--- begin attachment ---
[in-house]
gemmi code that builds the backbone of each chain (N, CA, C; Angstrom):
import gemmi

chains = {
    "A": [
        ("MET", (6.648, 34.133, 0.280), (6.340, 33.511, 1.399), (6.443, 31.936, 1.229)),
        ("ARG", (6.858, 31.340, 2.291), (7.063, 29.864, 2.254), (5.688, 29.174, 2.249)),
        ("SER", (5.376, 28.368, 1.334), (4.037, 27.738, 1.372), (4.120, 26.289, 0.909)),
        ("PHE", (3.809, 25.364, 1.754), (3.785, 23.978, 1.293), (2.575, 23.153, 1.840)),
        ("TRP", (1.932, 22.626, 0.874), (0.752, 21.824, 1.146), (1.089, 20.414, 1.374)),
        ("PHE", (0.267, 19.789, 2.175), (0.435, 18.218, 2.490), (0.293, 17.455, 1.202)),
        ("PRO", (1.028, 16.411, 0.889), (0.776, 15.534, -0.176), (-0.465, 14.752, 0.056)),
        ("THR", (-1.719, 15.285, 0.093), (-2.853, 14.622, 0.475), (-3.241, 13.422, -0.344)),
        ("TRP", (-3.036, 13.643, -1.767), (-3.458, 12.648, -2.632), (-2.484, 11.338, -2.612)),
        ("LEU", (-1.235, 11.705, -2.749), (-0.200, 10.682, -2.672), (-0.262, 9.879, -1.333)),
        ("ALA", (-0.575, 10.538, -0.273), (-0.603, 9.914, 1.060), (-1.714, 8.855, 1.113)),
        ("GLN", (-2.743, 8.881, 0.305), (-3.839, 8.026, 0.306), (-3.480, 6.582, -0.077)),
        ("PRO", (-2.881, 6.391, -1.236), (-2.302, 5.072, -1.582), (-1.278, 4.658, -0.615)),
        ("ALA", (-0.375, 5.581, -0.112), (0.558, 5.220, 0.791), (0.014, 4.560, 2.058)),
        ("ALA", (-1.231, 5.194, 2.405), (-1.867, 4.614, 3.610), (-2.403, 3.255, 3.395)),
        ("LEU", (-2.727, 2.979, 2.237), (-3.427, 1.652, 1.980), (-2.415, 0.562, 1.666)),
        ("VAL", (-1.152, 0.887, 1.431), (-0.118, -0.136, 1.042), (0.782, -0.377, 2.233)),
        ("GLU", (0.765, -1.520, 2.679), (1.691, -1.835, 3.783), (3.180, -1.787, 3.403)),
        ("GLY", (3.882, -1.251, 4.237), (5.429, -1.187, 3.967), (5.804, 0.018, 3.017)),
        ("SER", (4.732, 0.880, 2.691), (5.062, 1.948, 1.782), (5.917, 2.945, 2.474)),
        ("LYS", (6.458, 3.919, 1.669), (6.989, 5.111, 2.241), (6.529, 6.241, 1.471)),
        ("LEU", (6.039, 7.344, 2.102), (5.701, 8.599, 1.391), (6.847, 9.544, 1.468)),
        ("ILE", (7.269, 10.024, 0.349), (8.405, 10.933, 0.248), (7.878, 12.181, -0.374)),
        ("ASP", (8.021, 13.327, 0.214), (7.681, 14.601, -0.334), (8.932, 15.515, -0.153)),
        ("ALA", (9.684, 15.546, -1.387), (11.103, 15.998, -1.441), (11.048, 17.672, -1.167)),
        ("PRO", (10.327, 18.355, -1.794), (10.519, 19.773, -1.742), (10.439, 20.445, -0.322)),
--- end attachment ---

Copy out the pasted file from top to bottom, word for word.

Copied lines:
[in-house]
gemmi code that builds the backbone of each chain (N, CA, C; Angstrom):
import gemmi

chains = {
    "A": [
        ("MET", (6.648, 34.133, 0.280), (6.340, 33.511, 1.399), (6.443, 31.936, 1.229)),
        ("ARG", (6.858, 31.340, 2.291), (7.063, 29.864, 2.254), (5.688, 29.174, 2.249)),
        ("SER", (5.376, 28.368, 1.334), (4.037, 27.738, 1.372), (4.120, 26.289, 0.909)),
        ("PHE", (3.809, 25.364, 1.754), (3.785, 23.978, 1.293), (2.575, 23.153, 1.840)),
        ("TRP", (1.932, 22.626, 0.874), (0.752, 21.824, 1.146), (1.089, 20.414, 1.374)),
        ("PHE", (0.267, 19.789, 2.175), (0.435, 18.218, 2.490), (0.293, 17.455, 1.202)),
        ("PRO", (1.028, 16.411, 0.889), (0.776, 15.534, -0.176), (-0.465, 14.752, 0.056)),
        ("THR", (-1.719, 15.285, 0.093), (-2.853, 14.622, 0.475), (-3.241, 13.422, -0.344)),
        ("TRP", (-3.036, 13.643, -1.767), (-3.458, 12.648, -2.632), (-2.484, 11.338, -2.612)),
        ("LEU", (-1.235, 11.705, -2.749), (-0.200, 10.682, -2.672), (-0.262, 9.879, -1.333)),
        ("ALA", (-0.575, 10.538, -0.273), (-0.603, 9.914, 1.060), (-1.714, 8.855, 1.113)),
        ("GLN", (-2.743, 8.881, 0.305), (-3.839, 8.026, 0.306), (-3.480, 6.582, -0.077)),
        ("PRO", (-2.881, 6.391, -1.236), (-2.302, 5.072, -1.582), (-1.278, 4.658, -0.615)),
        ("ALA", (-0.375, 5.581, -0.112), (0.558, 5.220, 0.791), (0.014, 4.560, 2.058)),
        ("ALA", (-1.231, 5.194, 2.405), (-1.867, 4.614, 3.610), (-2.403, 3.255, 3.395)),
        ("LEU", (-2.727, 2.979, 2.237), (-3.427, 1.652, 1.980), (-2.415, 0.562, 1.666)),
        ("VAL", (-1.152, 0.887, 1.431), (-0.118, -0.136, 1.042), (0.782, -0.377, 2.233)),
        ("GLU", (0.765, -1.520, 2.679), (1.691, -1.835, 3.783), (3.180, -1.787, 3.403)),
        ("GLY", (3.882, -1.251, 4.237), (5.429, -1.187, 3.967), (5.804, 0.018, 3.017)),
        ("SER", (4.732, 0.880, 2.691), (5.062, 1.948, 1.782), (5.917, 2.945, 2.474)),
        ("LYS", (6.458, 3.919, 1.669), (6.989, 5.111, 2.241), (6.529, 6.241, 1.471)),
        ("LEU", (6.039, 7.344, 2.102), (5.701, 8.599, 1.391), (6.847, 9.544, 1.468)),
        ("ILE", (7.269, 10.024, 0.349), (8.405, 10.933, 0.248), (7.878, 12.181, -0.374)),
        ("ASP", (8.021, 13.327, 0.214), (7.681, 14.601, -0.334), (8.932, 15.515, -0.153)),
        ("ALA", (9.684, 15.546, -1.387), (11.103, 15.998, -1.441), (11.048, 17.672, -1.167)),
        ("PRO", (10.327, 18.355, -1.794), (10.519, 19.773, -1.742), (10.439, 20.445, -0.322)),